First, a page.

When you first set up the kit
Your worm bin is not designed to house your worms so that they cannot escape - in fact worms can get through virtually any crack‚ The point is to make your wormery as attractive to the worms as possible so that they stay put. If you think of worms in a wooden composter or a compost heap these don't need to imprison the worms; the worms stay if conditions are favourable and so that's what we aim to provide.
When you first set up your worm composting kit and add your worms - it's a bit like taking the cat to a new house‚ There is a tendency to explore and head for the exit... Once they are settled into their new home and established their burrows they are less likely to run for home but here are a few ways you can help minimise the losses.
Set up your worms in the morning and once you have put the bedding into your kit and the worms in with it add some kitchen waste and leave the lid off all day. Worms go away from the light so this helps to ensure they start to get established. If the kit is outside, accept a few losses and repeat the next day and gradually you will find your worms will settle down. If you are keeping them in a shed then leaving the light on and the lid off will also help.
Once you have had your worms for a while
The first thing to do work out if this is a mass exodus or just a few worms. If it's just a few worms around the outside of the bin don't worry, this is part of the natural process. There are always some worms that like to go walkabout (like humans really). However, if they are all trying to leave look for the problem.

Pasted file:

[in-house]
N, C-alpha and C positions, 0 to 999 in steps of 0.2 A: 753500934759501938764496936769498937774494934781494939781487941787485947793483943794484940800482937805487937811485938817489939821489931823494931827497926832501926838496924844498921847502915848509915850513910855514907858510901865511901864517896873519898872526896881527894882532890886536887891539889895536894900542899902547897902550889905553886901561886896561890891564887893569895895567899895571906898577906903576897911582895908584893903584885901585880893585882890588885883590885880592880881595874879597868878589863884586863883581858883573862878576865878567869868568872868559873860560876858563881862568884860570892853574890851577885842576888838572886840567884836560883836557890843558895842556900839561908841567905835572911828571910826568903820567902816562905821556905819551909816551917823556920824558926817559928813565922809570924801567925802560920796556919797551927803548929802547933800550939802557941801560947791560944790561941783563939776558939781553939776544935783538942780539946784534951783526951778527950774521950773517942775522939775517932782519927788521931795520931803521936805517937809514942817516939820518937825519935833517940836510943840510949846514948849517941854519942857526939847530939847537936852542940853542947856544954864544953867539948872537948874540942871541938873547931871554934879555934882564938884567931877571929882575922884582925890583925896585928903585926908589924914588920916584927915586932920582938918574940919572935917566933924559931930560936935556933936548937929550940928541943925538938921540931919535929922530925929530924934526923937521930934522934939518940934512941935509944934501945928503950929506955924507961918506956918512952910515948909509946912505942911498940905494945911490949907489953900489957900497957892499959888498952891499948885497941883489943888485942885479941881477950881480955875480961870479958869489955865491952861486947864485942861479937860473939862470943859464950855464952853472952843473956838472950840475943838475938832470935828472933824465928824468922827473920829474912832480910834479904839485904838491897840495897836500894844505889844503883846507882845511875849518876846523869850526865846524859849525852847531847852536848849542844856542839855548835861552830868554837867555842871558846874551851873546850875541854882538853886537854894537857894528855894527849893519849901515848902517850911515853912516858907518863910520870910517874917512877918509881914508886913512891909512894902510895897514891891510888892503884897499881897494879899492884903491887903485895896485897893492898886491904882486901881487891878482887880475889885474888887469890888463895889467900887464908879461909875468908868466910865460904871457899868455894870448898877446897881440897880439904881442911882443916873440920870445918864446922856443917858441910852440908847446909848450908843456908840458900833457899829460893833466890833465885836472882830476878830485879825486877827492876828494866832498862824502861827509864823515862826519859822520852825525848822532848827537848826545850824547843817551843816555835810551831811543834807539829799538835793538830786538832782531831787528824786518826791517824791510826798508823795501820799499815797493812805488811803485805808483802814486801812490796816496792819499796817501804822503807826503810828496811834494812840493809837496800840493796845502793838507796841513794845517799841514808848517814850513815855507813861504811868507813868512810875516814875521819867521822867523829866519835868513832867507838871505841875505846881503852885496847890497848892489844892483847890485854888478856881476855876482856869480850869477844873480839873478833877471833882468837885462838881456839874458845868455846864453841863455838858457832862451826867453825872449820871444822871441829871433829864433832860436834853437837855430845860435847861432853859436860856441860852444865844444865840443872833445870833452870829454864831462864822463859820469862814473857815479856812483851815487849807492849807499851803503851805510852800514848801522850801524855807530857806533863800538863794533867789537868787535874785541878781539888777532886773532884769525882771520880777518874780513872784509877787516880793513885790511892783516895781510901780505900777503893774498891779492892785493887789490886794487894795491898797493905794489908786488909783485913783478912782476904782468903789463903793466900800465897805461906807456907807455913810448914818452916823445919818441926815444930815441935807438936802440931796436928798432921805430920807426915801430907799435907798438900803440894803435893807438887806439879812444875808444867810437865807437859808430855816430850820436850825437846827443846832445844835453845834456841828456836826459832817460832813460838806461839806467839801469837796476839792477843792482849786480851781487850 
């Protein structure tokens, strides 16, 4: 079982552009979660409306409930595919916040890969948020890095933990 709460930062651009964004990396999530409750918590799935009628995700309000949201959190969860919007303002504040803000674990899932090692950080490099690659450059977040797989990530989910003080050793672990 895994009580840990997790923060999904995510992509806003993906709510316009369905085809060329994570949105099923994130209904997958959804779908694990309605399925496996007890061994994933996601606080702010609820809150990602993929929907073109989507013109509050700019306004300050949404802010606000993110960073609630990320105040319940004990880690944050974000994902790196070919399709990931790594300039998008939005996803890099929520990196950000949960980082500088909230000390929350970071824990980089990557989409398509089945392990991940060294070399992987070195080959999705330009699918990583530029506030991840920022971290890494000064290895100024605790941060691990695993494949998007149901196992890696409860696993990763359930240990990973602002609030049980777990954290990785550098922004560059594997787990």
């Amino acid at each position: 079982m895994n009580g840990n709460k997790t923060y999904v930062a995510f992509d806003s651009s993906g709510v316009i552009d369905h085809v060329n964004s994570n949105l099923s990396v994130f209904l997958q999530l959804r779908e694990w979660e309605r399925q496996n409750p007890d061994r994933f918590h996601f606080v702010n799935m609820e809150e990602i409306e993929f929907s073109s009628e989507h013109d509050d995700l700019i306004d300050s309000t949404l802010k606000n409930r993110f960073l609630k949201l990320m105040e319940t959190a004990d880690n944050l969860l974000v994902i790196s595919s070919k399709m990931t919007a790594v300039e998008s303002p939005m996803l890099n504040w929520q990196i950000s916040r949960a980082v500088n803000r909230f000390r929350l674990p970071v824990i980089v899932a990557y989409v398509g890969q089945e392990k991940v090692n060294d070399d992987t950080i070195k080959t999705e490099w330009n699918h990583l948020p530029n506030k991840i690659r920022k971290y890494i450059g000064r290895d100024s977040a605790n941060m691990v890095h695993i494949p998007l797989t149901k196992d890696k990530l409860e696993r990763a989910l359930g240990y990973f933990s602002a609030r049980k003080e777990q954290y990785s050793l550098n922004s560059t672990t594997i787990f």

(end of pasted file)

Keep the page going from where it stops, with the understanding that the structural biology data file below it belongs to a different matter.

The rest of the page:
Here are a few things to look for:
- Is your bin too wet? If there is liquid puddling at the bottom of the bin, and the bedding material drips liquid when you squeeze a handful of it the wormery is too wet. Add lots of dry waste, newspaper worm treat and lime mix will help as well and avoid waste with very high water content for the next few waste additions (melon, squash etc)
- Have you added something different to the bin? If your worm composter was composting well and then all of a sudden the worms are trying to get outlook at what you've added. Sometimes particularly if you've added a lot of citrus fruit this can irritate the worms due to the acid content. Remove the excess and add a good handful of lime mix and things should recover.
Worms are natural composters and they don't need to be in a completely worm tight bin to work (often they occur in a compost heap which has no sides) So by paying attention to what you add to your bin, and adjusting the moisture levels, you should be able to keep your worms happy and inside the bin, where they belong.
If you haven't yet, order your Urbalive Worm Composter from